News Rounds: Two women in South Africa may hold key to AIDS vaccine, how the UN stayed the course in Somalia and more |
Two women unlock possible key to HIV vaccine (IRIN PlusNews) – Two South African women may have helped unlock the key to a vaccine to rid the world of one its deadliest epidemics, according to new research released by South African HIV experts.
Op-Ed: UN’s tireless work gives Somalia a new chance (Washington Post) – A UN official notes that when the going got tough in Somalia, many decided to get going and left (including the US government). But the UN stayed in Somalia. All those years of dogged, dangerous engagement have paid off, this writer says, in bringing this failed state onto a more promising path forward.
To Eradicate Poverty, Water and Sanitation Are Vital (HuffPo) — The CEO of WaterAid says improving access to safe water and sanitation are critical elements to succeeding in the fight against poverty. Well, he would say that wouldn’t he? But he’s also right.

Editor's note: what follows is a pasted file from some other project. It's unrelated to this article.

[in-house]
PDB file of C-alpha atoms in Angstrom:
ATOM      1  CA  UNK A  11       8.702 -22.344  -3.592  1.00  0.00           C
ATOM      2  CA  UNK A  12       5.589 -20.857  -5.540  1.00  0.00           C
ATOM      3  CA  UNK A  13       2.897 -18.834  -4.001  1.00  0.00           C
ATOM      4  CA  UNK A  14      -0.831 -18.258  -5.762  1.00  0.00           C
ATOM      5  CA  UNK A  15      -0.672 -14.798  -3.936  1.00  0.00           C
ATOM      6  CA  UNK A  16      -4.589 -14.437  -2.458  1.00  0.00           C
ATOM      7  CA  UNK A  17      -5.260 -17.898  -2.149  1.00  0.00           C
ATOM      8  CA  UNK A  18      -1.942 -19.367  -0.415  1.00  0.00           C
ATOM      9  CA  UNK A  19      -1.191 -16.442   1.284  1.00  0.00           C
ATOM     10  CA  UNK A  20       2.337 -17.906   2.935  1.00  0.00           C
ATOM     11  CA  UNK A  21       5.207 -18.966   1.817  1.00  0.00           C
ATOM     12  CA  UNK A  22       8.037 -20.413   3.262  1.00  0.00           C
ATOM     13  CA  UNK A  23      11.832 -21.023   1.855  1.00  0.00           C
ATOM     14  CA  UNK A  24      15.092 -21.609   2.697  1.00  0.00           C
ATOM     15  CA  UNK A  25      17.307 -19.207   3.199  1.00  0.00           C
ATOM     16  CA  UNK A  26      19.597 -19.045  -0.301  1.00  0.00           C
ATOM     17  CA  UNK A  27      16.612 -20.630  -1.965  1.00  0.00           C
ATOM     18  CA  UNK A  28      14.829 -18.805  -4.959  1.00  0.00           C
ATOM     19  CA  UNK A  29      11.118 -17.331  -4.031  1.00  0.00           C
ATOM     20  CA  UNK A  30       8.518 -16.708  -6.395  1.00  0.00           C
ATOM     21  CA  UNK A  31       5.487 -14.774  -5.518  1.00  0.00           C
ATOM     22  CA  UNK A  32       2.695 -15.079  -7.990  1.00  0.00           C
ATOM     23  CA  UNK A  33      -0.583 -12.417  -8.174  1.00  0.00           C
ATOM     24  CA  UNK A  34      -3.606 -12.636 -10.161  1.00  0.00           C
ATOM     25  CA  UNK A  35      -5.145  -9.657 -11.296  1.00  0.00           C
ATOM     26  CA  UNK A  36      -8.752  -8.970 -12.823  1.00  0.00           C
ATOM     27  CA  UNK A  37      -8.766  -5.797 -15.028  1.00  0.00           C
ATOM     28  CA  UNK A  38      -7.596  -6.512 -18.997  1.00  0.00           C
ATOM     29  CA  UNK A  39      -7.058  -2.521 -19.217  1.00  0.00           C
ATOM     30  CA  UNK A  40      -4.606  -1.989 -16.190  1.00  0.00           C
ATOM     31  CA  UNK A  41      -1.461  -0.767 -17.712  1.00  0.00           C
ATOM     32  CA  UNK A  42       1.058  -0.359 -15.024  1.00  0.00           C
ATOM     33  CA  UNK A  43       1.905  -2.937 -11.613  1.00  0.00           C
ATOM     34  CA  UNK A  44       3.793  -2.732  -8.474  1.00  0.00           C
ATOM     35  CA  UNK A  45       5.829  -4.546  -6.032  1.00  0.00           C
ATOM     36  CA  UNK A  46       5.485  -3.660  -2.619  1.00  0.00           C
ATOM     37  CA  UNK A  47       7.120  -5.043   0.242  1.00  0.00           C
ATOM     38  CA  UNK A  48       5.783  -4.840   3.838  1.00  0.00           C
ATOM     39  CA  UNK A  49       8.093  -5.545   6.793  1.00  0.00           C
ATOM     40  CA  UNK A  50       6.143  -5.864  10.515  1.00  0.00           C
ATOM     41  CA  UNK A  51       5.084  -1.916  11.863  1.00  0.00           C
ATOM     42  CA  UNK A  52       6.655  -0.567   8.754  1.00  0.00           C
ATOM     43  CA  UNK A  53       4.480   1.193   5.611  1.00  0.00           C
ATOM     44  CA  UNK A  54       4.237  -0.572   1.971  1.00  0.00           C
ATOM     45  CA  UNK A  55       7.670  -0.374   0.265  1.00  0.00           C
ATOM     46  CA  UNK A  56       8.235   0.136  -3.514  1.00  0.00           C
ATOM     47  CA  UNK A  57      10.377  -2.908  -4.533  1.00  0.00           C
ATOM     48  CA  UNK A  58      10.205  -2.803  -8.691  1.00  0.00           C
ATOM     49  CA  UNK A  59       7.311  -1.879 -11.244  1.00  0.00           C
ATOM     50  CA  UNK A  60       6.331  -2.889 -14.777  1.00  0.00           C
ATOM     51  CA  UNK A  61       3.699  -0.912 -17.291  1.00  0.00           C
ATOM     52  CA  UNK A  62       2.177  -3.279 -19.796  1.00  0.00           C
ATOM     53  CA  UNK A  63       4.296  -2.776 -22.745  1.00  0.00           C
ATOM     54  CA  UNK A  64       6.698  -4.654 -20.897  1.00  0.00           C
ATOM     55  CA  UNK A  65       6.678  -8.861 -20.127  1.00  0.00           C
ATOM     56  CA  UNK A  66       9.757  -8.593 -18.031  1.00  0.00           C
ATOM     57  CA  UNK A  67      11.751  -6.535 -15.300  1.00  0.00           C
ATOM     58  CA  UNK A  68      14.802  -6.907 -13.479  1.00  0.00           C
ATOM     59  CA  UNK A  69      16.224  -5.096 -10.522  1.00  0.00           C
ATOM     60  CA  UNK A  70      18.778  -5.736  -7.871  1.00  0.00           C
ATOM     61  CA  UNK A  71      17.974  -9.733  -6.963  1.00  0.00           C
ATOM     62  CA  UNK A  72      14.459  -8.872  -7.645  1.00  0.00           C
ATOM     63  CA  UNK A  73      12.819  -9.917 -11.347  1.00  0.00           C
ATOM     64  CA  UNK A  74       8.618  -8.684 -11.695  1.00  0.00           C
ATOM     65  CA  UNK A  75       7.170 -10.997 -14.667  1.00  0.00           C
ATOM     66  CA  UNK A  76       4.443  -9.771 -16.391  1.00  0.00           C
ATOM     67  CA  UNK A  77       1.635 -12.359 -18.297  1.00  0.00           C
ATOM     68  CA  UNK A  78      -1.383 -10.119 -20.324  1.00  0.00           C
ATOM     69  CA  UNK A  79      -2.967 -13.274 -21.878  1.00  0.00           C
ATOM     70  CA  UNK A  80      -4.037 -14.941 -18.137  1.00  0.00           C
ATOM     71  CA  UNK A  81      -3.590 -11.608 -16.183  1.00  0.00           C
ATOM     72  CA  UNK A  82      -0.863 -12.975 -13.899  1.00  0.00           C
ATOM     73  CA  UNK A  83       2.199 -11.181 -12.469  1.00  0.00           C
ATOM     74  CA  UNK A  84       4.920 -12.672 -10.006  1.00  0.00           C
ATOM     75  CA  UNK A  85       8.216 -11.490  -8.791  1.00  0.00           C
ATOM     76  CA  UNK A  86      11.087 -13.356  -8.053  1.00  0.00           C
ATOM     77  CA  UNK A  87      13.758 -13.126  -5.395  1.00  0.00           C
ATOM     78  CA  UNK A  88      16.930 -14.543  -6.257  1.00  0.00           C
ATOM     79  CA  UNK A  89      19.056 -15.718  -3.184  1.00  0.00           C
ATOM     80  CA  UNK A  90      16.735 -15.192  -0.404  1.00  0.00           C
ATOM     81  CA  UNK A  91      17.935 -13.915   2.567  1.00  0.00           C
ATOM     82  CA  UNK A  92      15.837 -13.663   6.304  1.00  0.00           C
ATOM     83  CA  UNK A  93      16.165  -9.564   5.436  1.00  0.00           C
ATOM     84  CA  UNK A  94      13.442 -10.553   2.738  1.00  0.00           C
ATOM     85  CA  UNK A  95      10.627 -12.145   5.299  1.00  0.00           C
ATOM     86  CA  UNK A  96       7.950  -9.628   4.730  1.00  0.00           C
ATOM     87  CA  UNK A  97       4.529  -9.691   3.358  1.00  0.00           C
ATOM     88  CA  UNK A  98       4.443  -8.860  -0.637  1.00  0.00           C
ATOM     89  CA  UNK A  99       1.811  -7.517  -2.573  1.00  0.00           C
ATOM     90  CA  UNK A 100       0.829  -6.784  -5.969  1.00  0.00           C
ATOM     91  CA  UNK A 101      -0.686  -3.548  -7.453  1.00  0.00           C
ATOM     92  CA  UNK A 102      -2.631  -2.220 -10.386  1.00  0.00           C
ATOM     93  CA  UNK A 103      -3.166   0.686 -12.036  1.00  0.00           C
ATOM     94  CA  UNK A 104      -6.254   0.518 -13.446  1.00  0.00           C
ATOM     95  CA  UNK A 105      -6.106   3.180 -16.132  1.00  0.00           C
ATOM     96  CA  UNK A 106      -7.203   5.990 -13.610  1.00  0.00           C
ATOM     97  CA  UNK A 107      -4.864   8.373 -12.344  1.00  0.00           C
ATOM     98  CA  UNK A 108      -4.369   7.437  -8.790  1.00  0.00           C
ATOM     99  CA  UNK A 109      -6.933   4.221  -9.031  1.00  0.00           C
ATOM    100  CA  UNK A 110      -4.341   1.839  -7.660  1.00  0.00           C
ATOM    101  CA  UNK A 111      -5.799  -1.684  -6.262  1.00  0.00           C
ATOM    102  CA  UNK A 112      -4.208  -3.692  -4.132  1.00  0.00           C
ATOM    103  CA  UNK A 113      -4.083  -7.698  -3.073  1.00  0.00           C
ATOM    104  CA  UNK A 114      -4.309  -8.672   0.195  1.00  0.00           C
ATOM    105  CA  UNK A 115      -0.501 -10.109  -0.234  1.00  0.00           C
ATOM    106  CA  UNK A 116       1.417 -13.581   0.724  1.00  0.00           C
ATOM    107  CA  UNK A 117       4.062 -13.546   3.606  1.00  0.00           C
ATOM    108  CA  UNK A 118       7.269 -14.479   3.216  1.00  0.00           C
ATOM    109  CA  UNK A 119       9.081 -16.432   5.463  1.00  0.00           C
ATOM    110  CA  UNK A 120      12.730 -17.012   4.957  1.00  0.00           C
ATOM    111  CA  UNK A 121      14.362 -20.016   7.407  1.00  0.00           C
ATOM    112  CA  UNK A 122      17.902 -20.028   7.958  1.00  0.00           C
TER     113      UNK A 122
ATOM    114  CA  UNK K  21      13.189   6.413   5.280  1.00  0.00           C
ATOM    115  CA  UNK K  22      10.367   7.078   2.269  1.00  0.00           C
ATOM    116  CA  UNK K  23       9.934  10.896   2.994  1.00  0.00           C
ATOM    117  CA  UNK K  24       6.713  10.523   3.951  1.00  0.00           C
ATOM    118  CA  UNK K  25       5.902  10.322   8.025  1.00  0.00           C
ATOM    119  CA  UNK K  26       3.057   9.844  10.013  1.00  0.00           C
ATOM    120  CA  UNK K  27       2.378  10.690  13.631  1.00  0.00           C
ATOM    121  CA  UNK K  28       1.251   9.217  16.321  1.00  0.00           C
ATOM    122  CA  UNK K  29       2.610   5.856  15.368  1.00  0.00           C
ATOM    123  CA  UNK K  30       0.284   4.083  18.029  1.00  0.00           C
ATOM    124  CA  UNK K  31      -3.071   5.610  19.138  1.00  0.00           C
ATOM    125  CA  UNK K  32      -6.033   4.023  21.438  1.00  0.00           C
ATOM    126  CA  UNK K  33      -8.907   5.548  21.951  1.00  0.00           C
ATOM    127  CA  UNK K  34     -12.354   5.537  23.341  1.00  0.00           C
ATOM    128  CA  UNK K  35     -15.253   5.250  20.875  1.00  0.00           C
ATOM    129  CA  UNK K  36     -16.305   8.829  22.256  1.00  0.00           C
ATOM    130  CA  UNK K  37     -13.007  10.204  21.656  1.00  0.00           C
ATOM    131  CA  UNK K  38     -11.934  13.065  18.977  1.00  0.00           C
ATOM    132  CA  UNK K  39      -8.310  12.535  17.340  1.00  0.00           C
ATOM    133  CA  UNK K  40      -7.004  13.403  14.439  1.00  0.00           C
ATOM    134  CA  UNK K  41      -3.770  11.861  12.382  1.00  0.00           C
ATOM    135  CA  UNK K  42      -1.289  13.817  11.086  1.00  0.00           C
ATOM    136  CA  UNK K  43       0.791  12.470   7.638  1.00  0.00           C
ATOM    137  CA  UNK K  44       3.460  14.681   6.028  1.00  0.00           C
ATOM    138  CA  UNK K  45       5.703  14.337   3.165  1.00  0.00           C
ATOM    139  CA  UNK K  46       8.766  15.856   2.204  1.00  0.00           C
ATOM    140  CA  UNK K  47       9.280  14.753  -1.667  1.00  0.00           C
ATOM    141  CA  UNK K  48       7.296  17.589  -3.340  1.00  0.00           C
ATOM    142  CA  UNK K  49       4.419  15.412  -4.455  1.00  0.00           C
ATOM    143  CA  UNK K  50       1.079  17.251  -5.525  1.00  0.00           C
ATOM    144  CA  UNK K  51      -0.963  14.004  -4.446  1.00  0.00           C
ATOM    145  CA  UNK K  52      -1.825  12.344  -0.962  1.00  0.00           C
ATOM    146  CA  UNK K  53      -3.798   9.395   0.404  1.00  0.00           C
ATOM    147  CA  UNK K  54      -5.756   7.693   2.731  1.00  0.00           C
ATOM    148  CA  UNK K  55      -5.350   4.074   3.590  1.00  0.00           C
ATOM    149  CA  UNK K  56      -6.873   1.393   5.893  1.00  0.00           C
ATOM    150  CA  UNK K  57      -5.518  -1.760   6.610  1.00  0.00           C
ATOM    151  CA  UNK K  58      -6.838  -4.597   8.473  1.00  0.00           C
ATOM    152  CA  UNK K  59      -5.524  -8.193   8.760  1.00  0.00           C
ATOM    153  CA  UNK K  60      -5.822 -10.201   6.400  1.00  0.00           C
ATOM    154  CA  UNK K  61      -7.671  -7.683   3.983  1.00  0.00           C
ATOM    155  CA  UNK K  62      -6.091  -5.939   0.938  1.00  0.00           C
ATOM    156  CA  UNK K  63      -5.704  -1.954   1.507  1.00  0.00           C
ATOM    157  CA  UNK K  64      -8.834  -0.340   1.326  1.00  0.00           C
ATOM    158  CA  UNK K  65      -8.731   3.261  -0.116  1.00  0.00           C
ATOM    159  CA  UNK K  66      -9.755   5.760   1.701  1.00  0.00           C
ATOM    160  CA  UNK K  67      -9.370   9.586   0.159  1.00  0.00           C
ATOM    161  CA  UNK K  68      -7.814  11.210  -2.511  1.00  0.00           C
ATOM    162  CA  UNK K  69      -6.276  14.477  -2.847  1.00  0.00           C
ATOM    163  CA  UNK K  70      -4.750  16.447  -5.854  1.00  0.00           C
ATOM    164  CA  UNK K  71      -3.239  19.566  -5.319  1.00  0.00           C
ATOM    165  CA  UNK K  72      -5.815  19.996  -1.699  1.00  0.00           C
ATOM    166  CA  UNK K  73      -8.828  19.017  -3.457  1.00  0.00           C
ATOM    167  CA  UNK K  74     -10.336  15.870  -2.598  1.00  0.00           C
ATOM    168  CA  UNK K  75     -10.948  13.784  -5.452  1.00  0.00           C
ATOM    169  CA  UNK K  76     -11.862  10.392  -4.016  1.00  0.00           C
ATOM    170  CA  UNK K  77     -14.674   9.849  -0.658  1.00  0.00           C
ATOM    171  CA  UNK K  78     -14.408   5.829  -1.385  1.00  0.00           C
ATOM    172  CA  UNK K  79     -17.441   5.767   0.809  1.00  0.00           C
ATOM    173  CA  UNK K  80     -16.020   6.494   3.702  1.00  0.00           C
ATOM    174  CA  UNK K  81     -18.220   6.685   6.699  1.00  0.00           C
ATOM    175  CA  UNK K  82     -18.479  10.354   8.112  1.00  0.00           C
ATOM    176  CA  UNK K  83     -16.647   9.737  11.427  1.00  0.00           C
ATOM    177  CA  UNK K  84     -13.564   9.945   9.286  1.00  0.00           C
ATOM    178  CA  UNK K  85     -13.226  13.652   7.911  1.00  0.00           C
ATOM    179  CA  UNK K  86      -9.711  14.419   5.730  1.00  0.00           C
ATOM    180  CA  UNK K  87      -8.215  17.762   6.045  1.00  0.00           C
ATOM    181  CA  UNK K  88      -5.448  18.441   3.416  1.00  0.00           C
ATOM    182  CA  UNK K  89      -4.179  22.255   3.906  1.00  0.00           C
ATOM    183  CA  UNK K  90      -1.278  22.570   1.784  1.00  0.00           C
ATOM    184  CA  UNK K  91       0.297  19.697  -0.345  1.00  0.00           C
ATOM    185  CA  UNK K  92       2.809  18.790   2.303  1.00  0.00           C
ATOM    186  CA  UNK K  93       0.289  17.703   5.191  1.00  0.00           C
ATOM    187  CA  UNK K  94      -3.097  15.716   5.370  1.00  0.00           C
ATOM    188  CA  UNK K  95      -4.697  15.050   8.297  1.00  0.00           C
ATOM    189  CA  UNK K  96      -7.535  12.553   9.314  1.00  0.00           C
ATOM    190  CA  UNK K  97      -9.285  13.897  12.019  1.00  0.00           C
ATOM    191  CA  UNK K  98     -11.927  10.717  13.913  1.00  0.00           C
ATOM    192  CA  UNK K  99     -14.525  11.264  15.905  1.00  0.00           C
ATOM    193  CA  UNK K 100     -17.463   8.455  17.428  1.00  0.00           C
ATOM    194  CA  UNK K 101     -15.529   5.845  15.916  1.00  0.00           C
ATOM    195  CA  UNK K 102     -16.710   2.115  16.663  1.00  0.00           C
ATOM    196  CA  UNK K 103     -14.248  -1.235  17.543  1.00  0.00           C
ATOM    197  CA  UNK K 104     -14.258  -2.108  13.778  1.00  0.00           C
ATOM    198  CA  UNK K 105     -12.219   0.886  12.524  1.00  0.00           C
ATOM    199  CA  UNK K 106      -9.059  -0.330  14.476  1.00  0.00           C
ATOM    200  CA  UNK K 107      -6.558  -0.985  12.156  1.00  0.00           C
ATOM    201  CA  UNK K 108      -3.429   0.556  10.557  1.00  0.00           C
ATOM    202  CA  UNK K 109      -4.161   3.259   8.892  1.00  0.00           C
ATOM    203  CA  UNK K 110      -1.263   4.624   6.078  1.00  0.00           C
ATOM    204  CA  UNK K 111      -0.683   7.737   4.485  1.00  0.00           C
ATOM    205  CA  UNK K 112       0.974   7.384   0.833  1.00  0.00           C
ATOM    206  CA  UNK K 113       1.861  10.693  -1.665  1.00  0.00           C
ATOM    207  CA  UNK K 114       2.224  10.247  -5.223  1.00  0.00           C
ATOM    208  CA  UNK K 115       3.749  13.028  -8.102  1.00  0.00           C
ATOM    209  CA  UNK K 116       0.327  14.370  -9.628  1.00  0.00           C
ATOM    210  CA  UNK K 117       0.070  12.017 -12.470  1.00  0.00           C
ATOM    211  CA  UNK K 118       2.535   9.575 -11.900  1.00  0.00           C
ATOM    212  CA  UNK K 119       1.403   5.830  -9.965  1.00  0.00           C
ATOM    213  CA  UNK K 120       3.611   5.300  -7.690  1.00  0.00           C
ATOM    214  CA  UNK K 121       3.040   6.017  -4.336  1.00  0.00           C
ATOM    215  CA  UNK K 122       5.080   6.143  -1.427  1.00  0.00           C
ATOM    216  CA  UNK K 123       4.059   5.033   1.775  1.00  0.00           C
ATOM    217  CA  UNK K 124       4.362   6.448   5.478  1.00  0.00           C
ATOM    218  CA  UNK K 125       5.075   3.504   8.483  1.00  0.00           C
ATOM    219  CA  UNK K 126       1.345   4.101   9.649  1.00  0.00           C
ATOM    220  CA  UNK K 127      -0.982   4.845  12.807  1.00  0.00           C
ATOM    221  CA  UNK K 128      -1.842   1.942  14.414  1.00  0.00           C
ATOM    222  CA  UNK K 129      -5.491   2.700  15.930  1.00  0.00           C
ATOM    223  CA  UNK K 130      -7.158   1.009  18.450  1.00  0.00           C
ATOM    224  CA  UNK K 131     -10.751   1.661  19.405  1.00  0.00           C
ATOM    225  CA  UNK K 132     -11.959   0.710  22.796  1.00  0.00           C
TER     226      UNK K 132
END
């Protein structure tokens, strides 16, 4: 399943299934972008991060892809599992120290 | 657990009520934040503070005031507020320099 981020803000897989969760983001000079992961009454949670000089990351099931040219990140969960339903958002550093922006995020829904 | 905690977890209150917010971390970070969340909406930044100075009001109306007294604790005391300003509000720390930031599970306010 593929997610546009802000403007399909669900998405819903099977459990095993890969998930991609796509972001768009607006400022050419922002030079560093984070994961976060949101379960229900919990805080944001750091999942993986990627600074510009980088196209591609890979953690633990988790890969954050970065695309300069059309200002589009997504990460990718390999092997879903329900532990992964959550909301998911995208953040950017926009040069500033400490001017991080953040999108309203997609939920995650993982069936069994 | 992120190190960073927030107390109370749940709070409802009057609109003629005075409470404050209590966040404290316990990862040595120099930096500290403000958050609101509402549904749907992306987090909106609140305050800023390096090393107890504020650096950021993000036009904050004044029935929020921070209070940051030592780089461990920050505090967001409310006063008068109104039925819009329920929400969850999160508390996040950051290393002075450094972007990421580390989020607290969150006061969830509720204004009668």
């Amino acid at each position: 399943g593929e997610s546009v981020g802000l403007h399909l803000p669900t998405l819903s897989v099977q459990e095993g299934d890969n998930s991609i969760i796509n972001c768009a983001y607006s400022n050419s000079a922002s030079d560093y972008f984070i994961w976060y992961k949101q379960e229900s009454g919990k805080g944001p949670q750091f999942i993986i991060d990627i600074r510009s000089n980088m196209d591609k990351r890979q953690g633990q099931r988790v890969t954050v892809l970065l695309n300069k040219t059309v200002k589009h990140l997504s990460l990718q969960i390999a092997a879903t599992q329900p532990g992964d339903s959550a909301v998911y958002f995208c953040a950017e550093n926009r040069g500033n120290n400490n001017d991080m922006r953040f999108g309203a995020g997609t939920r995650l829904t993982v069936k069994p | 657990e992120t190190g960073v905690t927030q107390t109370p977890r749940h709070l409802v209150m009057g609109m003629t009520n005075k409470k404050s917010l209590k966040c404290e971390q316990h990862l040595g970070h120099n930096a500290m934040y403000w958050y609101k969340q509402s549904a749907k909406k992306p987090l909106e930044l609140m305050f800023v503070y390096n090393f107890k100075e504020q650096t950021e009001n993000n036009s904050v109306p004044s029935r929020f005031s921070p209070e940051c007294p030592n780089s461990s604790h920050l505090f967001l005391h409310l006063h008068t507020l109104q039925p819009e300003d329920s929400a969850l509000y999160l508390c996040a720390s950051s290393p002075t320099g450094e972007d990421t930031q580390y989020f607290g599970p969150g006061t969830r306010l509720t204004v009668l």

More accepting polio vaccination in Pakistan (ReliefWeb) – Pakistan has witnessed a sharp drop in the number of families refusing to get their children vaccinated against polio, officials said Monday, while lamenting that nearly half a million children were left unvaccinated.
How war crimes trials have been politicised (Newstime Africa) – The International Criminal Court is the only permanent international court with a mandate to prosecute individuals accused of the most heinous crimes – genocide, crimes against humanity and war crimes. It’s still finding its sea legs and suffers from politics and bias.
Haiti cholera epidemic ‘most likely’ started at UN camp (BBC) – New evidence has emerged about the alleged role of United Nations troops in causing a cholera epidemic in the Caribbean nation of Haiti.
Op-Ed: Do resource extraction and the legacy of colonialism keep poor countries poor? (Guardian) – The second installment in a fairly wonky but interesting analysis of the West’s evolving ideas on aid and development. Here’s a link to the first article, which may help explain why the U.S. government so often confuses aid and foreign policy.